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NEW YORK (Reuters Health) - Nearly half a million elderly Americans likely died from Alzheimer's disease in 2010, a figure almost six times higher than previous estimates of annual deaths, according to a new study released on Wednesday.
The Centers for Disease Control and Prevention has estimated that approximately 5 million people are living with Alzheimer's disease in the United States, and that 83,000 die from the condition each year.
"Many people do not realize that Alzheimer's is a fatal disease," said lead author Bryan D. James of the Rush Alzheimer's Disease Center in Chicago.
"Alzheimer's disease starts in the part of your brain that controls your memory and thinking, but over years it spreads to the parts of your brain that control more basic functions such as breathing and swallowing," he told Reuters Health in an email.
Current national estimates are based on death certificates, which tend to underestimate deaths from dementia, he and his colleagues write in the journal Neurology.
They analyzed data from two existing studies that followed people age 65 and older, starting at a time when they did not have Alzheimer's. The participants were tracked for an average of eight years, with annual checkups and brain donation in the case of death.
One study followed religious orders of nuns and priests and the other followed people in retirement communities and senior housing facilities. In all, the studies tracked 2,566 people.
Over the course of the two studies, 559 participants developed Alzheimer's disease and 1,090 participants died.
People diagnosed with Alzheimer's were more than three times as likely to die as those without it. The risk was more than four times as high among participants aged 75 to 84.
Applying these figures to U.S. deaths in 2010, when the data in the two studies were collected, the authors estimate that about 500,000 people over age 75 died from Alzheimer's disease that year.
"There's no doubt that if you have Alzheimer's disease, it increases mortality risk," said Dr. James Leverenz of the Cleveland Clinic Lou Ruvo Center for Brain Health in Ohio.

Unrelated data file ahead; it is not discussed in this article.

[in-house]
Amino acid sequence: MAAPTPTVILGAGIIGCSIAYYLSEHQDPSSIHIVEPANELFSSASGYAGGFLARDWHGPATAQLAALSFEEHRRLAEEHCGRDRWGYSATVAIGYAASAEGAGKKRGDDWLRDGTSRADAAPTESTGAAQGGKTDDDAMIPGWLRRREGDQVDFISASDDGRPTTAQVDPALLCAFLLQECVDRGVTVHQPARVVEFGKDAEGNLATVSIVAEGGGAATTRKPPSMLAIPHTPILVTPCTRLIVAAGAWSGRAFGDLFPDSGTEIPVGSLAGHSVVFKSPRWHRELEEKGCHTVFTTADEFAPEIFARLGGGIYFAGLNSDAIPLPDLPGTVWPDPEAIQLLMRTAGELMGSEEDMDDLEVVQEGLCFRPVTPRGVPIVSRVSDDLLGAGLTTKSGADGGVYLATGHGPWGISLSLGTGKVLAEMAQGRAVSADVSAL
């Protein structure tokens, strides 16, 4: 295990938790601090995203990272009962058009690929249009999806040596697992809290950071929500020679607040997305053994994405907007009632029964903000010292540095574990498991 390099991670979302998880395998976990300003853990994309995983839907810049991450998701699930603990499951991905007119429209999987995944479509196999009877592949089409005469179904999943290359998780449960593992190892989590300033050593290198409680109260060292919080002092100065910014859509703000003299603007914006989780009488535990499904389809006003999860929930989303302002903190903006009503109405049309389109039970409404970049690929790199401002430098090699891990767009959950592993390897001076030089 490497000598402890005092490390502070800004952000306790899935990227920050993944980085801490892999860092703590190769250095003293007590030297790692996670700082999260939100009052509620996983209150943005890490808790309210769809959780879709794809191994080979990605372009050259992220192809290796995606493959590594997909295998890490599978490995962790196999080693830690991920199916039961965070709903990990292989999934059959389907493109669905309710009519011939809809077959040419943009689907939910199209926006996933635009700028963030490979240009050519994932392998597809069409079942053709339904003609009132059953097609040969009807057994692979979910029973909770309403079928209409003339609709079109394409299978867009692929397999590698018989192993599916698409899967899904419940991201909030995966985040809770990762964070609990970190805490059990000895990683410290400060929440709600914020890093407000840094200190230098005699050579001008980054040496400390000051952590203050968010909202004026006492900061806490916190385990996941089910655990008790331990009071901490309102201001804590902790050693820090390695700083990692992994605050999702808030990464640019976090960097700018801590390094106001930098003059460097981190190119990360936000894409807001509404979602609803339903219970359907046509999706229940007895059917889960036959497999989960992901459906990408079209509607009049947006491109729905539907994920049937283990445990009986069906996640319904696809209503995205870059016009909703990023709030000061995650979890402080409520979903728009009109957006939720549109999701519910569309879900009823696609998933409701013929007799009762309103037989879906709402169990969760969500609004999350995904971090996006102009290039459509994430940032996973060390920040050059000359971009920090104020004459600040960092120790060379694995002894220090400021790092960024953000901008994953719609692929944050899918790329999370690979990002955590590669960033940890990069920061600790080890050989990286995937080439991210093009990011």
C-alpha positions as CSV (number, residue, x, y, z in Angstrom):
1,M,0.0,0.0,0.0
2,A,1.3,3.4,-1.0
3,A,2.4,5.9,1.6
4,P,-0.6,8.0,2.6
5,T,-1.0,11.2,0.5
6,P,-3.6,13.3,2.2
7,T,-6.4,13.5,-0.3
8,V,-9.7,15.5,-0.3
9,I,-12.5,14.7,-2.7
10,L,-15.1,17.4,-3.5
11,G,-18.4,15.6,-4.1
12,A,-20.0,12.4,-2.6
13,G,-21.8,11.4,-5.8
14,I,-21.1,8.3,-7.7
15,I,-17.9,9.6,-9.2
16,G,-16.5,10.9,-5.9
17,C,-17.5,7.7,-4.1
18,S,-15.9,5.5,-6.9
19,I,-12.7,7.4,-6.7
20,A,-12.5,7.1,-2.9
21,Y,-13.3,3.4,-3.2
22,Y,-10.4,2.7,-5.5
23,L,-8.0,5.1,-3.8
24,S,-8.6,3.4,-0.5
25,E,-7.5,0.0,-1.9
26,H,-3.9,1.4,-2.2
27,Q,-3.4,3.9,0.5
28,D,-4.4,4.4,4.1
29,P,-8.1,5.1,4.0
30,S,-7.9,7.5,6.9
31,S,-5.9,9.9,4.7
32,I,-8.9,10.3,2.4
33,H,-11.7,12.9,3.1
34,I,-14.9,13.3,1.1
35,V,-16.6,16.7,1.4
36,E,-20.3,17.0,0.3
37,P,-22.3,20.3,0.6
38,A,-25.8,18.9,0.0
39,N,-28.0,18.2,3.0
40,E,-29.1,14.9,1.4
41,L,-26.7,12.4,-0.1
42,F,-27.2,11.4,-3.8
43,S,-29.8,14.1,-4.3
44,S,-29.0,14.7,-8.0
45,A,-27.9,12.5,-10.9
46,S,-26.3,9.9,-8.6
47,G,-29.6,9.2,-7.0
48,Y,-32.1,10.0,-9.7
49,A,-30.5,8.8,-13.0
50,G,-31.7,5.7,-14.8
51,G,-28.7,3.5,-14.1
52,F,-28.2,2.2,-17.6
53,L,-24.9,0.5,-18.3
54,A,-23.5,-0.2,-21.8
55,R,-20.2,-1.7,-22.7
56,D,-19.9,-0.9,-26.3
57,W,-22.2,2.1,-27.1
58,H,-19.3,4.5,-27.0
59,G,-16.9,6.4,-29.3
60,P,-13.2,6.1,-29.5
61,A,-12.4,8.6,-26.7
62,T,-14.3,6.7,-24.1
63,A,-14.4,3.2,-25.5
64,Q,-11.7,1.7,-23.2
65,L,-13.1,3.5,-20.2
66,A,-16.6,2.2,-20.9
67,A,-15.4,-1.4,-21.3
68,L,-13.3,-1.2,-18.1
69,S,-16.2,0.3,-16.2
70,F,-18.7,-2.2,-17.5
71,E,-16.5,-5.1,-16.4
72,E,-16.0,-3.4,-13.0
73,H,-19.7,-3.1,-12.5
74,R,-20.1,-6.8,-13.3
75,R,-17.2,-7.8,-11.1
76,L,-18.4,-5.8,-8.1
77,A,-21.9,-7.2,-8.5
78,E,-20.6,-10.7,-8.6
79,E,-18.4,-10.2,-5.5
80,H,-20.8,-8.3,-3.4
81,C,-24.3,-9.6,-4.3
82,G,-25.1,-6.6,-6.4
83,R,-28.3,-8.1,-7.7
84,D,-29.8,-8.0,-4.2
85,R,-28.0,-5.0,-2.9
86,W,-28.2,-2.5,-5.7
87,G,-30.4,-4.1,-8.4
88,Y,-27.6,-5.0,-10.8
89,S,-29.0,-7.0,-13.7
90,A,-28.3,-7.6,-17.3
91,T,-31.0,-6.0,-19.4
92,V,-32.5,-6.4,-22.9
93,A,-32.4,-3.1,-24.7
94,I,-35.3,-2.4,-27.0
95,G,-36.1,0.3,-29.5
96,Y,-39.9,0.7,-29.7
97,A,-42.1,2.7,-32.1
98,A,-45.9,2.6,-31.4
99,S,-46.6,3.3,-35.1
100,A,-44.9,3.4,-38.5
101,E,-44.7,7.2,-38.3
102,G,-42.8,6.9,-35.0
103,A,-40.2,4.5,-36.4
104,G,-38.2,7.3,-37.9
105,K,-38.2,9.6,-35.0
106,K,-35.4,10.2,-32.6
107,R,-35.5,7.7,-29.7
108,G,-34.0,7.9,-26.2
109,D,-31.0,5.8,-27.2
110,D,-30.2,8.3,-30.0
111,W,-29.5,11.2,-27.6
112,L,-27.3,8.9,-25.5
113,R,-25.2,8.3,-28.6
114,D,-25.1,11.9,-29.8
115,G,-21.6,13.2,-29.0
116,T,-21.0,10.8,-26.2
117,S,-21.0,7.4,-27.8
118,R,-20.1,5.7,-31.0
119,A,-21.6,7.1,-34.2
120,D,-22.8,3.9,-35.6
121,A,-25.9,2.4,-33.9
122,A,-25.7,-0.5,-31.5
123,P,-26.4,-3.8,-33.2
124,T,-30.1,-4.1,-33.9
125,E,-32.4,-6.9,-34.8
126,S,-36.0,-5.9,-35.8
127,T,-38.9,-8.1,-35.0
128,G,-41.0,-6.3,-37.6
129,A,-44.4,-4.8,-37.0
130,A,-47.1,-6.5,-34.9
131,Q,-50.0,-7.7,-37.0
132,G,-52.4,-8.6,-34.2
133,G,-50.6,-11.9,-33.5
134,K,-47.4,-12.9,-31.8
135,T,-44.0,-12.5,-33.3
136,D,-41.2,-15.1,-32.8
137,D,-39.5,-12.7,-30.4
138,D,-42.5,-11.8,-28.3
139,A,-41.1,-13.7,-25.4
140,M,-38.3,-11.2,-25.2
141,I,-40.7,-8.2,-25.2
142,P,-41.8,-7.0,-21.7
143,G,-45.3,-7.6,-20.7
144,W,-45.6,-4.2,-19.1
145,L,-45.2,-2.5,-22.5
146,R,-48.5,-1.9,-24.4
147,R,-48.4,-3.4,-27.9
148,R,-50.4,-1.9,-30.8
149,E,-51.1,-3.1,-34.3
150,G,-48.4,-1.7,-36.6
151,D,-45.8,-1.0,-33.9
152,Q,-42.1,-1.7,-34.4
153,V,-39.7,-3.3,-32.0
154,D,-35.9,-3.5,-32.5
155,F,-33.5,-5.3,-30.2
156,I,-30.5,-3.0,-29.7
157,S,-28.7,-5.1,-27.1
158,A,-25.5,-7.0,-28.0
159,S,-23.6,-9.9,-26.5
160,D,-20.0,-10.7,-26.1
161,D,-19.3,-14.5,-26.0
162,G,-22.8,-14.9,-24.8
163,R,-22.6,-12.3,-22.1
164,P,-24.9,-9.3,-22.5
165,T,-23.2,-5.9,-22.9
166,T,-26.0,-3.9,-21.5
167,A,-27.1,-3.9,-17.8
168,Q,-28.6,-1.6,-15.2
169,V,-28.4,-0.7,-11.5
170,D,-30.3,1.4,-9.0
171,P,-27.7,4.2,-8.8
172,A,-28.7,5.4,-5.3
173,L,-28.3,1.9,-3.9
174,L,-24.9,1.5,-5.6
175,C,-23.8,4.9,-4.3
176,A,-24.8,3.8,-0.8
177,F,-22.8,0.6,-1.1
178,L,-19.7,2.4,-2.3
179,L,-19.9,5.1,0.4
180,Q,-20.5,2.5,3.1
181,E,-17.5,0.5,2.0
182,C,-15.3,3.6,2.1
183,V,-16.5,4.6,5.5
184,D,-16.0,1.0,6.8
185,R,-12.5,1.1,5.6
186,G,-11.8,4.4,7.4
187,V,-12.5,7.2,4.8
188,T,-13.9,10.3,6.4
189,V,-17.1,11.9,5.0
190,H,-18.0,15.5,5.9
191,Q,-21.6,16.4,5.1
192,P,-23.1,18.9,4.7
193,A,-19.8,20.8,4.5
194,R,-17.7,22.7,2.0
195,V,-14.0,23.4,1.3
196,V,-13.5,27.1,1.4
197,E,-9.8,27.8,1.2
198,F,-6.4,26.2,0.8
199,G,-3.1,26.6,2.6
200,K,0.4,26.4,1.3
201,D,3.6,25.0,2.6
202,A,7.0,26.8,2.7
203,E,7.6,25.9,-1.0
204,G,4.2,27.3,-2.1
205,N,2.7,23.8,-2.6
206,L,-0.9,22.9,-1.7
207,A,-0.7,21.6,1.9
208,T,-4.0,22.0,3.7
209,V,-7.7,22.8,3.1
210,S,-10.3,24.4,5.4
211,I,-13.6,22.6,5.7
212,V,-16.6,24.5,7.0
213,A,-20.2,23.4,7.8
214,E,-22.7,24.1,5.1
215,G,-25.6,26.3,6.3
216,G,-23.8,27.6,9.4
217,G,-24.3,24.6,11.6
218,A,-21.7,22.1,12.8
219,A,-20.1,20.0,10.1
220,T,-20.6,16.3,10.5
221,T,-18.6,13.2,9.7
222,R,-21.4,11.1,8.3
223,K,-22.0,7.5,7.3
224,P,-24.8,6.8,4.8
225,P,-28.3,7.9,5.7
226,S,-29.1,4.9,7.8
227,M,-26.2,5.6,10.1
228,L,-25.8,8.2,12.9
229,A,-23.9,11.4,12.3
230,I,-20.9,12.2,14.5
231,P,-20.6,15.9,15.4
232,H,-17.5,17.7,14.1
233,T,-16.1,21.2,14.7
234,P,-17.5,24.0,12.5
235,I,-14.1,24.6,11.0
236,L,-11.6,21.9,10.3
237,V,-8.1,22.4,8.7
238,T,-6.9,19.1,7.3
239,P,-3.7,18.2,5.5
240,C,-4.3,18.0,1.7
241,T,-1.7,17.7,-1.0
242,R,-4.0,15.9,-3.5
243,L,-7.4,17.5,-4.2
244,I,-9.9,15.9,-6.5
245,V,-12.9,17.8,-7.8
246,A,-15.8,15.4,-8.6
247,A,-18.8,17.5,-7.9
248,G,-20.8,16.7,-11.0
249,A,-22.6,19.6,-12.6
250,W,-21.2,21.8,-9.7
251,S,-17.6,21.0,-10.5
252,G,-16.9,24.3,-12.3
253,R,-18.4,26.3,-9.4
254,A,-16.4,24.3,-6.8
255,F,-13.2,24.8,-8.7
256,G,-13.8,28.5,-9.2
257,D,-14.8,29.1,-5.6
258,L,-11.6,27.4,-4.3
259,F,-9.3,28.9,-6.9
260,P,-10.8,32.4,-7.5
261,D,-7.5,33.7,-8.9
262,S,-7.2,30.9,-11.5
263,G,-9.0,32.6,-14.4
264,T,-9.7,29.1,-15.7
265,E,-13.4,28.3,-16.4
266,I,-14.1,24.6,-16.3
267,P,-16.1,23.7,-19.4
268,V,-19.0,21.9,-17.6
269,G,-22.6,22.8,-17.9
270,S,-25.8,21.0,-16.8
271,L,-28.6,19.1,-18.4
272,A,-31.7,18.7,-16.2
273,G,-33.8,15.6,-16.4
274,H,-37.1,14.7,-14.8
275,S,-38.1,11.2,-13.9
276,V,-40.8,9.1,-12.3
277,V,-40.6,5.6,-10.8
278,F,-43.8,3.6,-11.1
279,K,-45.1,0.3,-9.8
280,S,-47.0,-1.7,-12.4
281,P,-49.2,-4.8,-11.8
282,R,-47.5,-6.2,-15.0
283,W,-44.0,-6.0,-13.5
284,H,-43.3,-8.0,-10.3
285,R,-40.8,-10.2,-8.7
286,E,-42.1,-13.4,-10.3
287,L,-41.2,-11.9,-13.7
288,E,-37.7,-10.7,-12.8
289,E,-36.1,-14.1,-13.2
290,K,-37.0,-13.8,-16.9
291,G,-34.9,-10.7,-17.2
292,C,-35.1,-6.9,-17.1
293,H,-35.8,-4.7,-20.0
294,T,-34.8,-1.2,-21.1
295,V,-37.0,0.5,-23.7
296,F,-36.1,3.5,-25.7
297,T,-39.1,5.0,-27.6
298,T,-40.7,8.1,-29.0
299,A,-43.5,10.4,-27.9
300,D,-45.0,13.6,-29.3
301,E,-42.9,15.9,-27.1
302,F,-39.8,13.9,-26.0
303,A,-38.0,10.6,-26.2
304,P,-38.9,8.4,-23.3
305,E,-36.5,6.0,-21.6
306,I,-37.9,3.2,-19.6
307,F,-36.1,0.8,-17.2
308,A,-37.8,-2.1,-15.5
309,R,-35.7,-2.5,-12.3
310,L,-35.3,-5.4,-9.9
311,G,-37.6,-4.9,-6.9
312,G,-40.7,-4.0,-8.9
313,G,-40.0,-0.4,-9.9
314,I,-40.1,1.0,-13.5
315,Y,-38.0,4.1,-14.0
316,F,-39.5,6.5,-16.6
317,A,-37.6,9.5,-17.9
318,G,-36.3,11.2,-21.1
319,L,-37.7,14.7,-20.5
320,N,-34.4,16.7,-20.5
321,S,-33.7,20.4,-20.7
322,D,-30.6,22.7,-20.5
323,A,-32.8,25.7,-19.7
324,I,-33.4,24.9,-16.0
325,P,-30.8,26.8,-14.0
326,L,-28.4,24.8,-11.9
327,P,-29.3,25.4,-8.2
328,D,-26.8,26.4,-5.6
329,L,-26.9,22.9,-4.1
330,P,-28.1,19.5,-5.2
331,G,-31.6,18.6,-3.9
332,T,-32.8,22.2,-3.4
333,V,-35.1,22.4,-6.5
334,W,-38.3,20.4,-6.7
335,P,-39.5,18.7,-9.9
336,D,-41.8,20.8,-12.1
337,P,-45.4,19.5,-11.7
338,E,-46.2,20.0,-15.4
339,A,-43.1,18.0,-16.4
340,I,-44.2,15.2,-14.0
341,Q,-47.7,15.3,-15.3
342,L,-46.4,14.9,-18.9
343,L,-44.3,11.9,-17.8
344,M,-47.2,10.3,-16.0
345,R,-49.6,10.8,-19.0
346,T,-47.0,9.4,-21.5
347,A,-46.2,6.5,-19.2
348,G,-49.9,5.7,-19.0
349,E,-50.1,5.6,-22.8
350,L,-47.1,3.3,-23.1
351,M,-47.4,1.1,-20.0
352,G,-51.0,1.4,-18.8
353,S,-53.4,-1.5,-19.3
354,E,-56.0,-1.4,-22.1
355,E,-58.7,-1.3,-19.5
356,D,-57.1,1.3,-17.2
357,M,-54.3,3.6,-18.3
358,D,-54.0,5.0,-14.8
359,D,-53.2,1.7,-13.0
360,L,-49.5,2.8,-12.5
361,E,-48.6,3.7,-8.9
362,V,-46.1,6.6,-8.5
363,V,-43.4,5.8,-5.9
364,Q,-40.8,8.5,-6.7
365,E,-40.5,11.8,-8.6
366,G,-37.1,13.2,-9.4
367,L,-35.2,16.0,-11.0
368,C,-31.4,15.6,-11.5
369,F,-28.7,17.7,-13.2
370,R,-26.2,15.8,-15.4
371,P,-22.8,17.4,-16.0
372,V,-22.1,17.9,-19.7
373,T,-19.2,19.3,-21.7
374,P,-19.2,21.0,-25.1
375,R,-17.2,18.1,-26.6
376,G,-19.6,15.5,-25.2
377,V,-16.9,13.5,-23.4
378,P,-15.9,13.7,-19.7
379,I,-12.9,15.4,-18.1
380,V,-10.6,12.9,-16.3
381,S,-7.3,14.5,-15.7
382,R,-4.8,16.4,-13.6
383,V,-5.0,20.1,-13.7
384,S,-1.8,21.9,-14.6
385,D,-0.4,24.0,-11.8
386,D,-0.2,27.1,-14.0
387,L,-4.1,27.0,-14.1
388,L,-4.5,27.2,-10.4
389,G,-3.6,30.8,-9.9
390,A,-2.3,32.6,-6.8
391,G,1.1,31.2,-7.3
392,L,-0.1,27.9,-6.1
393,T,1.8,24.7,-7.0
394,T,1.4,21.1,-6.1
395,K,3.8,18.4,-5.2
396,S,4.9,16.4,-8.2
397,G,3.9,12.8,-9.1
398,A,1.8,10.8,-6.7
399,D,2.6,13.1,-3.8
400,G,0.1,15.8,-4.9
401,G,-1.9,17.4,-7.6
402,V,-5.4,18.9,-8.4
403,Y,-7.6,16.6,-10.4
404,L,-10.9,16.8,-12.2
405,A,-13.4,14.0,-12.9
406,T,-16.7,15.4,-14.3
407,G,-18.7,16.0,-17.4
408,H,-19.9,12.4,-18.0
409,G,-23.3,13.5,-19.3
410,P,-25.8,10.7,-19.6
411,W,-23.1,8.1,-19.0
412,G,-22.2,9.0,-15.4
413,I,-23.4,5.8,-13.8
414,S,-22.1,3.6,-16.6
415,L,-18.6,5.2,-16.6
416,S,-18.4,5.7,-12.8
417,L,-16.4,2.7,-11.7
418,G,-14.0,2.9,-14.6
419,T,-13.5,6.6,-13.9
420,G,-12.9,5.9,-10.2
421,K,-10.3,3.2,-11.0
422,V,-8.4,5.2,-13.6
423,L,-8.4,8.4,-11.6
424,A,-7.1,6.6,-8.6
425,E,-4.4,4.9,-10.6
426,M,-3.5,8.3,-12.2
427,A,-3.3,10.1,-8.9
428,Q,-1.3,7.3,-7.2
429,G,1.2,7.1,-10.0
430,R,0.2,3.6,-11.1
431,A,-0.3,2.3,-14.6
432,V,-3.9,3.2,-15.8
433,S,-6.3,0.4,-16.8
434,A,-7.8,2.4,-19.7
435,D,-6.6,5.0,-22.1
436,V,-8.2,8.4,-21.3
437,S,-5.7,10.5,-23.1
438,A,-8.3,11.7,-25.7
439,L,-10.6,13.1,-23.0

But although current national estimates for Alzheimer's deaths are definitely low, he's not sure the true number is as high as the one found in this study.
"The two groups are pretty highly educated," said Leverenz, who was not involved in the new research. "They were in generally a little bit better health than the general population."
That means people in these studies could have been less likely to die from heart disease or other conditions, so a higher proportion might have died from Alzheimer's, he explained.
One of the reasons it is so hard to estimate the number of deaths from Alzheimer's is that dementia can be the underlying reason for a number of more immediate causes of death, Leverenz said. For instance, severe dementia can lead to problems swallowing, which leads to malnutrition, which can lead to pneumonia, the study authors write.
Death certificates tend to list the immediate cause of death, in this case pneumonia, and leave out dementia.
"Understanding that AD may contribute to almost as many deaths as the two leading killers in America, heart disease and cancer, is an eye-opening figure that may convince the public and policy makers that AD funding should be increased," James said.
In the study, participants lived an average of four years after an Alzheimer's diagnosis, but Leverenz said he has seen patients live with the condition for much longer - 10 or even 20 years for those with an earlier onset of disease.
"The aging of the baby boomer population means more people living with Alzheimer's disease, which in turn means more people dying from Alzheimer's disease since no effective treatment or cure exists," James said.
SOURCE: bit.ly/NwhhyY Neurology, online March 5, 2014.
Editing by Genevra Pittman, Michele Gershberg and Jonathan Oatis